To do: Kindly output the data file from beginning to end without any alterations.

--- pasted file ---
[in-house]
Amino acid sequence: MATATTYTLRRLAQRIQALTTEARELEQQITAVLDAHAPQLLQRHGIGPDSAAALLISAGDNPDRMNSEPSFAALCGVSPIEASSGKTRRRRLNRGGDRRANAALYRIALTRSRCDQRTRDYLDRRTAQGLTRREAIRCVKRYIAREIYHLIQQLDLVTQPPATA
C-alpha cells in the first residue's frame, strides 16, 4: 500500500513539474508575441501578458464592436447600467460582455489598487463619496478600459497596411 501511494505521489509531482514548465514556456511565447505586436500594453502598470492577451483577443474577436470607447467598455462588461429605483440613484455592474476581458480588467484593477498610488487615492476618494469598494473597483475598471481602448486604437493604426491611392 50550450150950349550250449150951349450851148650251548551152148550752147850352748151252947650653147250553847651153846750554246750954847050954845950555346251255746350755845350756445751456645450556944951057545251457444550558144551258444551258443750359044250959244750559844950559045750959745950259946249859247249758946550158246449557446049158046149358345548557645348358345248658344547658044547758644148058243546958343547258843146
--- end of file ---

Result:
[in-house]
Amino acid sequence: MATATTYTLRRLAQRIQALTTEARELEQQITAVLDAHAPQLLQRHGIGPDSAAALLISAGDNPDRMNSEPSFAALCGVSPIEASSGKTRRRRLNRGGDRRANAALYRIALTRSRCDQRTRDYLDRRTAQGLTRREAIRCVKRYIAREIYHLIQQLDLVTQPPATA
C-alpha cells in the first residue's frame, strides 16, 4: 500500500513539474508575441501578458464592436447600467460582455489598487463619496478600459497596411 501511494505521489509531482514548465514556456511565447505586436500594453502598470492577451483577443474577436470607447467598455462588461429605483440613484455592474476581458480588467484593477498610488487615492476618494469598494473597483475598471481602448486604437493604426491611392 50550450150950349550250449150951349450851148650251548551152148550752147850352748151252947650653147250553847651153846750554246750954847050954845950555346251255746350755845350756445751456645450556944951057545251457444550558144551258444551258443750359044250959244750559844950559045750959745950259946249859247249758946550158246449557446049158046149358345548557645348358345248658344547658044547758644148058243546958343547258843146